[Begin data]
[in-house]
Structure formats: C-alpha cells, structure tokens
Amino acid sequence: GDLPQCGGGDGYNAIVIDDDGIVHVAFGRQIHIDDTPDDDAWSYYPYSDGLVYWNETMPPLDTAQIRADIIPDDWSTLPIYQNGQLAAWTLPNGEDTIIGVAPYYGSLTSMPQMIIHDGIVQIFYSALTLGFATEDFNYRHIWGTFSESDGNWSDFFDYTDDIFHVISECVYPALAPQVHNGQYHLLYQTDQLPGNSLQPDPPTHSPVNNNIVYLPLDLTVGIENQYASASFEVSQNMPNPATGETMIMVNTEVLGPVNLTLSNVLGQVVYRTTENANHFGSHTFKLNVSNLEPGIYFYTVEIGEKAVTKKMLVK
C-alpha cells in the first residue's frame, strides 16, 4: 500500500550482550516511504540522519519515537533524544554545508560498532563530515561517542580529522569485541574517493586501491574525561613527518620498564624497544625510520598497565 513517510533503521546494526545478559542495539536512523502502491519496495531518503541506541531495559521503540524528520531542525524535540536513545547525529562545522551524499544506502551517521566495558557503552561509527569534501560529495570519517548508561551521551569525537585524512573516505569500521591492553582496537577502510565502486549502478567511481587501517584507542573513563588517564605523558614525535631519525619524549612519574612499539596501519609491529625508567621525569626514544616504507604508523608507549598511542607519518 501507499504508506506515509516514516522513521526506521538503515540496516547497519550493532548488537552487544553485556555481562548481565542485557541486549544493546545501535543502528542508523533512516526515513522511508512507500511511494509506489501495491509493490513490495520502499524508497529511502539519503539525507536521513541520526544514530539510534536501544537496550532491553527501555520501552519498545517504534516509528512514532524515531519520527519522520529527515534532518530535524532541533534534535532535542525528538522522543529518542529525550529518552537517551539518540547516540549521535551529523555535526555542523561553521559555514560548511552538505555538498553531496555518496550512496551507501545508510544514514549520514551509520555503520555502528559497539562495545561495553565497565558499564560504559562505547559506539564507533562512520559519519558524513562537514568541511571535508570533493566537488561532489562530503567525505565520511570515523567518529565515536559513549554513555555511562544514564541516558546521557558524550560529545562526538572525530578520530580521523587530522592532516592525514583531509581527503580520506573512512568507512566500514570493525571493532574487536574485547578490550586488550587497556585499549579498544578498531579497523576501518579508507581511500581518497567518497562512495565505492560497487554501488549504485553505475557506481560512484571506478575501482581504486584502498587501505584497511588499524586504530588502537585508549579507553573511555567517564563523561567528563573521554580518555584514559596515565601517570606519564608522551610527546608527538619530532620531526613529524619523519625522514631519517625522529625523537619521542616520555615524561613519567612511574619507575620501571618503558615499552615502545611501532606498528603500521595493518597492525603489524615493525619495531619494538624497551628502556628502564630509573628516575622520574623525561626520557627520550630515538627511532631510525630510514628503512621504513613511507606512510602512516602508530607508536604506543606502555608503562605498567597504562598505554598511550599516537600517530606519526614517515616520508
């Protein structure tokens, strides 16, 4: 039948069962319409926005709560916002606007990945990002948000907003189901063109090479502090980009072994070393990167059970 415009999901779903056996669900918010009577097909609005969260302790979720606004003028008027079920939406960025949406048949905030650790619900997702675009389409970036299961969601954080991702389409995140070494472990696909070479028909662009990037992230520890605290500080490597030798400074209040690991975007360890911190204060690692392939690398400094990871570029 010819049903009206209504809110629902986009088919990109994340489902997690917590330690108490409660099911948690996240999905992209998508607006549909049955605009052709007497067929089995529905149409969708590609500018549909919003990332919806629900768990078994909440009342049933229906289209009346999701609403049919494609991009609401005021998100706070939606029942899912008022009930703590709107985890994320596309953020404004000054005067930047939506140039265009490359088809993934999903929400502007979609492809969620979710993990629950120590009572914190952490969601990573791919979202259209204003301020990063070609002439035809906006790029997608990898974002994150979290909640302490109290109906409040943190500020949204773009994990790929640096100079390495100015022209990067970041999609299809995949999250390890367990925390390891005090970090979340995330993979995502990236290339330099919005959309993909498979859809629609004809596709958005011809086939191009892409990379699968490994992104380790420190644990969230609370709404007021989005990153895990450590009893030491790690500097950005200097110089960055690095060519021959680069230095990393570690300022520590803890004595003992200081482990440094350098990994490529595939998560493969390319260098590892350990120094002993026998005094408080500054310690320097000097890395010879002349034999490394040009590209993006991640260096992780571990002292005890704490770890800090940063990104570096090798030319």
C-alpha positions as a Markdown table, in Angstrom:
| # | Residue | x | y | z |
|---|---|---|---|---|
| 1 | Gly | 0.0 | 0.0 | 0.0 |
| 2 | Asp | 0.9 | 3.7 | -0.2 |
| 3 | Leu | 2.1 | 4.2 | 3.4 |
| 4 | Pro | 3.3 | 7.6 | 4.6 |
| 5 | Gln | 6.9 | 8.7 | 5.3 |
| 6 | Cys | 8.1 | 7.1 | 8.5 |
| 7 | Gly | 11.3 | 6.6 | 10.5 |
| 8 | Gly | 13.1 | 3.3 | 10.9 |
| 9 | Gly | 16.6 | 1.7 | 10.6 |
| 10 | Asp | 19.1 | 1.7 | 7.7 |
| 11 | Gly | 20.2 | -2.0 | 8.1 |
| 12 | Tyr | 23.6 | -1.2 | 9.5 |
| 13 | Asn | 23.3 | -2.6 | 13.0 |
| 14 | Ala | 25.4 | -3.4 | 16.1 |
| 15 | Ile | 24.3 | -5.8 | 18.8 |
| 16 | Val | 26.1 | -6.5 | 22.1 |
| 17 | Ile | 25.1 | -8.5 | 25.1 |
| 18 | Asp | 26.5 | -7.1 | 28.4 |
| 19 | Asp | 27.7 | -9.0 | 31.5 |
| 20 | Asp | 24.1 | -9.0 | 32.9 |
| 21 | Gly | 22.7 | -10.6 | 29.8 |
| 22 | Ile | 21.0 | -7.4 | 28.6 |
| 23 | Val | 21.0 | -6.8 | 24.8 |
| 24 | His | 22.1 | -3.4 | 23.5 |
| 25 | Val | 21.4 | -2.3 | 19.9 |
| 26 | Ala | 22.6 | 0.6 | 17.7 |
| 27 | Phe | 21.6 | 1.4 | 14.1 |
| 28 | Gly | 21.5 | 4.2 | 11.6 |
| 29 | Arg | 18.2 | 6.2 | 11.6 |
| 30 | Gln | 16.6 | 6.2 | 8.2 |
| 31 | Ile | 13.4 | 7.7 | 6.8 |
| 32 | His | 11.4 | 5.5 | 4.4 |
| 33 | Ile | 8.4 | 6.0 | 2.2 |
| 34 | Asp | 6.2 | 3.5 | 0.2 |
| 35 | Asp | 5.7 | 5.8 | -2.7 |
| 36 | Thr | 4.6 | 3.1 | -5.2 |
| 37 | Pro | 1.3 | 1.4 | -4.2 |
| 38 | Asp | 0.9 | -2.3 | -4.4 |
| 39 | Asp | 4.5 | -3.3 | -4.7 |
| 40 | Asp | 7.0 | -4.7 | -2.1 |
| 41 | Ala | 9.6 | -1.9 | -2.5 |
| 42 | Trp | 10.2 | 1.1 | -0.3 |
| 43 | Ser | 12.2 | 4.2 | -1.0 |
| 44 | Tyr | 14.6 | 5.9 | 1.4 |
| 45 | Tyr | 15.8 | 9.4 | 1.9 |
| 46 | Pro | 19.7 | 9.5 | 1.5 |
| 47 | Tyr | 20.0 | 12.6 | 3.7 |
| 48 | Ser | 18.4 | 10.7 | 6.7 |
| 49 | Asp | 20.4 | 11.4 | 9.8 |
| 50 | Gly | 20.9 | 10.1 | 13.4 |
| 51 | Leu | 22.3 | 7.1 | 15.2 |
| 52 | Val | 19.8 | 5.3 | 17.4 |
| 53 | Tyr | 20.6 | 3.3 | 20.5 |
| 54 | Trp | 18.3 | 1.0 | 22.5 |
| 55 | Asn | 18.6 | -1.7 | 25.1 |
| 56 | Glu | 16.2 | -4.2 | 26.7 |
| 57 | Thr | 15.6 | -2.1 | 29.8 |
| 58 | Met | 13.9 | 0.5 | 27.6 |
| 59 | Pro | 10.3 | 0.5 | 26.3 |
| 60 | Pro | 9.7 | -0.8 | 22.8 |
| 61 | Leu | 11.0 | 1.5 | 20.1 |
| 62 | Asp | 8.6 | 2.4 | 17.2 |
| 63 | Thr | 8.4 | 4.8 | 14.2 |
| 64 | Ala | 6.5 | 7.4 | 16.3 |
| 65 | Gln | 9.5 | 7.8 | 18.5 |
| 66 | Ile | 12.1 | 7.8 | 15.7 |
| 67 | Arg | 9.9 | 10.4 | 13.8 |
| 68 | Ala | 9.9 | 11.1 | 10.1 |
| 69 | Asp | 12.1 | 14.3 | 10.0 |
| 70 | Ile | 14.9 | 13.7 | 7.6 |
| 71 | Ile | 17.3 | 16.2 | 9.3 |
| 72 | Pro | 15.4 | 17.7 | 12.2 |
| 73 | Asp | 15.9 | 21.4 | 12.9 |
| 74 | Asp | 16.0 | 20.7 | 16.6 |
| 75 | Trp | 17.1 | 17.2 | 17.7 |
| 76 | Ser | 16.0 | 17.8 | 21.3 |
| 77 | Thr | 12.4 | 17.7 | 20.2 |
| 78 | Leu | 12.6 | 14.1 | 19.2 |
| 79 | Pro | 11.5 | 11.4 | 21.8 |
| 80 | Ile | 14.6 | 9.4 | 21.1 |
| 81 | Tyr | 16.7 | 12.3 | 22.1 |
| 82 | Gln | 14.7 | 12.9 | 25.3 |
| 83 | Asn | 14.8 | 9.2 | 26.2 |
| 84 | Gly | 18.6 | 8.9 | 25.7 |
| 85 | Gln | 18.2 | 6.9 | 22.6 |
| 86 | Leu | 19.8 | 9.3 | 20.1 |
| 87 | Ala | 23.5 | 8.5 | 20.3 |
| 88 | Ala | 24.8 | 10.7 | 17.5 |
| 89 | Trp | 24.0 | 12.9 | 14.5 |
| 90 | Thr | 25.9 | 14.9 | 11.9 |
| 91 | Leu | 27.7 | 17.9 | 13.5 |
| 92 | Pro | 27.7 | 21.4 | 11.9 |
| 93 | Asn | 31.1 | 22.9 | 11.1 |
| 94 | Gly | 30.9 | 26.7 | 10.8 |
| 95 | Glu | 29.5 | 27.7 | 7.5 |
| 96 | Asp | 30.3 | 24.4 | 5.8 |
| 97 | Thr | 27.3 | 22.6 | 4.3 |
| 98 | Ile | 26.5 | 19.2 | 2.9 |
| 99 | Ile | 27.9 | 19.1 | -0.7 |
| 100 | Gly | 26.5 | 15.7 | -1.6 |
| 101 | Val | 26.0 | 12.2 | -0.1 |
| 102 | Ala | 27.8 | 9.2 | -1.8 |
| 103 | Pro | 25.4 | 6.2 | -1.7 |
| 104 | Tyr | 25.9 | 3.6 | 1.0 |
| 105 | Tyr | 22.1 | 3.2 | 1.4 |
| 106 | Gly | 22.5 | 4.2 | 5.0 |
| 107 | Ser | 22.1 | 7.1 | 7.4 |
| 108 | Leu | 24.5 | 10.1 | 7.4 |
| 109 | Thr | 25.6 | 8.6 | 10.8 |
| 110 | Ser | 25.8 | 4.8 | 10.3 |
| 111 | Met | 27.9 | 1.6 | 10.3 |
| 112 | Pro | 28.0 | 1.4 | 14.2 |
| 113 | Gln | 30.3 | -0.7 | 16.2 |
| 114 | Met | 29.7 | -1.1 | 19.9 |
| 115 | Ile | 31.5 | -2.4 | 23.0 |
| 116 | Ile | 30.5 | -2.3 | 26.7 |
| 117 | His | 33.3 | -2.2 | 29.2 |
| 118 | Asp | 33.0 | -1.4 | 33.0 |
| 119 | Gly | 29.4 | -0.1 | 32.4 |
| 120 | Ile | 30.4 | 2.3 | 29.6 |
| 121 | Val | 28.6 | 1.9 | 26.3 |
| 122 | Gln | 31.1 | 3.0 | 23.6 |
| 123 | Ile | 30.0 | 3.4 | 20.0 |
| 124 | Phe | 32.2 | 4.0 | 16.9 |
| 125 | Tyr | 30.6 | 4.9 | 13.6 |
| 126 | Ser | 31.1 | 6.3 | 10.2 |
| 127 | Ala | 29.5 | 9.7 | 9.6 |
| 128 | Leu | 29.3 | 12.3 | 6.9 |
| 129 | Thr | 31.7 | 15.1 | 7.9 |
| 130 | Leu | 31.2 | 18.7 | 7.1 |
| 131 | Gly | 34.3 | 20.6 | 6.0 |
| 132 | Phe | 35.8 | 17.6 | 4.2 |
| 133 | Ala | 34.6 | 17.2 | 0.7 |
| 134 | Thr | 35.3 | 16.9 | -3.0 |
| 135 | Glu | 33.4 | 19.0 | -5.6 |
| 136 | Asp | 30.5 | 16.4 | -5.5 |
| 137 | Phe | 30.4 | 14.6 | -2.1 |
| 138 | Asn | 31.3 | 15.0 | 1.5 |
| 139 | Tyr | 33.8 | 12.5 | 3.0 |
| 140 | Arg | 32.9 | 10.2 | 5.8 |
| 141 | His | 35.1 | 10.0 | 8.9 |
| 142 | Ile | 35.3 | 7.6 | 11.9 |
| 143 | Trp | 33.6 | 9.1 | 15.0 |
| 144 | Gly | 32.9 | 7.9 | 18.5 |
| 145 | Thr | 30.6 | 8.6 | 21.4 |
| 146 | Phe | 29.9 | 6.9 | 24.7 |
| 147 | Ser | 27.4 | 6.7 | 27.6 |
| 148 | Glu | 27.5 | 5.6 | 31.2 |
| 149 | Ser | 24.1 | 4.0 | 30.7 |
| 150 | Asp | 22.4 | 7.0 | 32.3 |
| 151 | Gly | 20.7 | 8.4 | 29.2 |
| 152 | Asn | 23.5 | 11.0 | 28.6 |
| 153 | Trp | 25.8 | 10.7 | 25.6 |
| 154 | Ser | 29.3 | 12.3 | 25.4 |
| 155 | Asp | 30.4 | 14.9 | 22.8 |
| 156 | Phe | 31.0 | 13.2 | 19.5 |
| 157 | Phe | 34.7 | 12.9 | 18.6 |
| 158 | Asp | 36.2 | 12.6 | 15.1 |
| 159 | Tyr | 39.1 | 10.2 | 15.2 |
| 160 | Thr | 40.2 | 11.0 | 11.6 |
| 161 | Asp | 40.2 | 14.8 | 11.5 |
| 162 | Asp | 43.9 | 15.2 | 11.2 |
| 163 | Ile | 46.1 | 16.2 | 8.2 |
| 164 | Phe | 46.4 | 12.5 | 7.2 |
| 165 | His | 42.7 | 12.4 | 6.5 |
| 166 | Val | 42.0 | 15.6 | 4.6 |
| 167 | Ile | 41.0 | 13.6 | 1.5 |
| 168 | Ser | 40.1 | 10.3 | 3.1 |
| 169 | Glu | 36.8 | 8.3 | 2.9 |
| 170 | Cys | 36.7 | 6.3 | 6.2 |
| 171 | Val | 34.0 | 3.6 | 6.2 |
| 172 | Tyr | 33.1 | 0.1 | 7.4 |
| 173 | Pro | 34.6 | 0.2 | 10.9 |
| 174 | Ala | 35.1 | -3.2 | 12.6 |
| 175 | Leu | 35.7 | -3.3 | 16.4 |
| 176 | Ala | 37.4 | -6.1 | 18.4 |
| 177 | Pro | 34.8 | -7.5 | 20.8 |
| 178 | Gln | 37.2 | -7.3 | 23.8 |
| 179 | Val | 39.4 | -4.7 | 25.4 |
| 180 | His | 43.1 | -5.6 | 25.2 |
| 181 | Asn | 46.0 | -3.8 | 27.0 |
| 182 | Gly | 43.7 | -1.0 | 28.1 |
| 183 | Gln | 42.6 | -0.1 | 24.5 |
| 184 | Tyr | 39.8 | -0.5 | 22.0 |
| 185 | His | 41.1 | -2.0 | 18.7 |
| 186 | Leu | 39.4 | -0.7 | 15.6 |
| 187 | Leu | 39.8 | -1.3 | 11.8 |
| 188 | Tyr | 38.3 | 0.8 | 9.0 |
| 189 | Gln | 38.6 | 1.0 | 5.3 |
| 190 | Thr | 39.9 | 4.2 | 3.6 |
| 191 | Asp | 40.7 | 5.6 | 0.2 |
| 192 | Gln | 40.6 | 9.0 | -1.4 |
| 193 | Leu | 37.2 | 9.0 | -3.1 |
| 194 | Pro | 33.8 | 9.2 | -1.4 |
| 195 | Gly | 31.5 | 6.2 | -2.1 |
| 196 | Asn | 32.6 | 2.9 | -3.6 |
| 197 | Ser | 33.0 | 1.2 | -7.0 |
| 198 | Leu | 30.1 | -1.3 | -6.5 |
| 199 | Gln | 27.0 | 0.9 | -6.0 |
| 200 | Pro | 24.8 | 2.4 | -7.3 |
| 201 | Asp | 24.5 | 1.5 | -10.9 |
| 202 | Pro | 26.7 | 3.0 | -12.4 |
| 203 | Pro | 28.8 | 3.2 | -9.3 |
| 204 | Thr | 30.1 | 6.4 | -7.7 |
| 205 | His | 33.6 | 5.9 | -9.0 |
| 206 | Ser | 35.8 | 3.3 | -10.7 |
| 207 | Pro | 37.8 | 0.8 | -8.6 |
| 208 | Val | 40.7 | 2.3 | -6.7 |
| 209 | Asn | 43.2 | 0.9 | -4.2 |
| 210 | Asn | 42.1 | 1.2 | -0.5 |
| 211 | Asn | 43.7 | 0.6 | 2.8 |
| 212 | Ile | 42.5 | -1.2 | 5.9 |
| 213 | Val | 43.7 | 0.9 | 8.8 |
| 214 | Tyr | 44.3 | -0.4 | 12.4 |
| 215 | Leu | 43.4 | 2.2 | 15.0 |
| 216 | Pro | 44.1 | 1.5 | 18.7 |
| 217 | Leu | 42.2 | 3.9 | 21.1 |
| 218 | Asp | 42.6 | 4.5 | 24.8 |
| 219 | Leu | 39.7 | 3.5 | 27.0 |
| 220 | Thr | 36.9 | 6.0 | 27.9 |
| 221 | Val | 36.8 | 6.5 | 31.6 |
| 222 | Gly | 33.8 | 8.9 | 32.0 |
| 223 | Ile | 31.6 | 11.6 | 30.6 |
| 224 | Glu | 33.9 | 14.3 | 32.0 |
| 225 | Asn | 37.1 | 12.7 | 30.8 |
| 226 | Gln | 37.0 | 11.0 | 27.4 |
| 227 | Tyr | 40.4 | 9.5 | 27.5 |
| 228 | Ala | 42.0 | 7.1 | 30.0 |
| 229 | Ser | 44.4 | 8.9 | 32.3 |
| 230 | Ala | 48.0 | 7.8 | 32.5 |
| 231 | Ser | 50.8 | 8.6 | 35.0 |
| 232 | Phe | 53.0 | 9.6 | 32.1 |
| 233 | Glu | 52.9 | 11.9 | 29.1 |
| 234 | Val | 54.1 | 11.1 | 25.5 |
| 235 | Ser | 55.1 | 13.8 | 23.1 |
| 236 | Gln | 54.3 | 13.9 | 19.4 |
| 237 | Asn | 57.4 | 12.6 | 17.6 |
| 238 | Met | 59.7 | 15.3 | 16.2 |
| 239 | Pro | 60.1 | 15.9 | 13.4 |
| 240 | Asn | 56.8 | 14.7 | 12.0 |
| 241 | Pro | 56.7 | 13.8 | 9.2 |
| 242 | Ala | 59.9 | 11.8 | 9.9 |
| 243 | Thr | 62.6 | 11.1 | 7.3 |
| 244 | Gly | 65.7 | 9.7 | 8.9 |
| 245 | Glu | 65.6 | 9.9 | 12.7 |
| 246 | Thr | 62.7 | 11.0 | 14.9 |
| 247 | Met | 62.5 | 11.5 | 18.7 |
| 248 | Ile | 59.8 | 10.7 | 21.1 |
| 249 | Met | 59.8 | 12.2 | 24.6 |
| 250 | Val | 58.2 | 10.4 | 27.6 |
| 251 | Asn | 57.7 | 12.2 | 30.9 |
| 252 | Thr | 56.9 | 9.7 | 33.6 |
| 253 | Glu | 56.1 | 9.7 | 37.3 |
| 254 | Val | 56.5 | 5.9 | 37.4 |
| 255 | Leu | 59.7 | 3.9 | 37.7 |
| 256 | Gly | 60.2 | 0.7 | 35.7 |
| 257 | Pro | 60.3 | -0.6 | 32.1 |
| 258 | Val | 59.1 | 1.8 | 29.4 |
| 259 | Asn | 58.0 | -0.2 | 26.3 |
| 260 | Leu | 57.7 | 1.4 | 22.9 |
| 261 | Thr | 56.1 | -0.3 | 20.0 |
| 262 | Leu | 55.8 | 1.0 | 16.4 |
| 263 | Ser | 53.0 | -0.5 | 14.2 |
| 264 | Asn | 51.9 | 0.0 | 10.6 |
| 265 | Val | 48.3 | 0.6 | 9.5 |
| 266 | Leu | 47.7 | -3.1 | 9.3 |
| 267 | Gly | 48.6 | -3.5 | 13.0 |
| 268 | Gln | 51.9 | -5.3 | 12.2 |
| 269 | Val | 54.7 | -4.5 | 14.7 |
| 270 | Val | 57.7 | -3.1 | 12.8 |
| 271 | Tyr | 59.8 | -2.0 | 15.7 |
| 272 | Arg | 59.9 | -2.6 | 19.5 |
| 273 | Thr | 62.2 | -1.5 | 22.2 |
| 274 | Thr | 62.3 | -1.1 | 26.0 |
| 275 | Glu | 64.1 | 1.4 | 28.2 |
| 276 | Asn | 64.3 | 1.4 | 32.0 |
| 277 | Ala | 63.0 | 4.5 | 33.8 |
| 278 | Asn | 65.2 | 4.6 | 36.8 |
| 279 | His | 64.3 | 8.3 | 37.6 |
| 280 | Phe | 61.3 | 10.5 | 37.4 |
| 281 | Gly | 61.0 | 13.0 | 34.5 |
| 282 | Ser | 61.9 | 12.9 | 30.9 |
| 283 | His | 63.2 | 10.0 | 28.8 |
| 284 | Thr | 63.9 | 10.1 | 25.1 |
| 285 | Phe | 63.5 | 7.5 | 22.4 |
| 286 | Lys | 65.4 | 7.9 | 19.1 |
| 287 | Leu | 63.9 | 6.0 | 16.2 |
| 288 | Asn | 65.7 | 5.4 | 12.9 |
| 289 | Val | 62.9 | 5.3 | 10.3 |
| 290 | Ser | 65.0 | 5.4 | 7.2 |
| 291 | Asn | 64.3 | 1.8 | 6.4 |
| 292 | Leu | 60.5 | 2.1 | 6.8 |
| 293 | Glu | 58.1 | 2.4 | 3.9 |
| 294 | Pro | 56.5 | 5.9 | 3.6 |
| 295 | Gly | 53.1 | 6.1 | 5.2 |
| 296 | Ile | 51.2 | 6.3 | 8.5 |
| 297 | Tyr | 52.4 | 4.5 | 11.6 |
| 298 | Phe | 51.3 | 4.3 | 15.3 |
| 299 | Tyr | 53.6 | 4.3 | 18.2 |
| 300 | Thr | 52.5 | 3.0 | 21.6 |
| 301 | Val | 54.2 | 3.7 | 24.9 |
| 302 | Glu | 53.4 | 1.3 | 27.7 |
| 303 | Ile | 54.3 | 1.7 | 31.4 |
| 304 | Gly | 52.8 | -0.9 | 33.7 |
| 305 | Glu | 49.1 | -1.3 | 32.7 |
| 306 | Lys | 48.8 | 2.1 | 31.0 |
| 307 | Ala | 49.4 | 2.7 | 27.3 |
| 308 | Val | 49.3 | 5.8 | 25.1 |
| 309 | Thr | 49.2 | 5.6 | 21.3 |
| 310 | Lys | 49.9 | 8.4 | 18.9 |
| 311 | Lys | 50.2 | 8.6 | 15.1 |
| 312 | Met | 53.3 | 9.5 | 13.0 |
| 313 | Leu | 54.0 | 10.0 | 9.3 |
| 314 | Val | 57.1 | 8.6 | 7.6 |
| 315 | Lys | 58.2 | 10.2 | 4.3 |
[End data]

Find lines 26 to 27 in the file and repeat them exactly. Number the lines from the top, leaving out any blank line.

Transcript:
| 18 | Asp | 26.5 | -7.1 | 28.4 |
| 19 | Asp | 27.7 | -9.0 | 31.5 |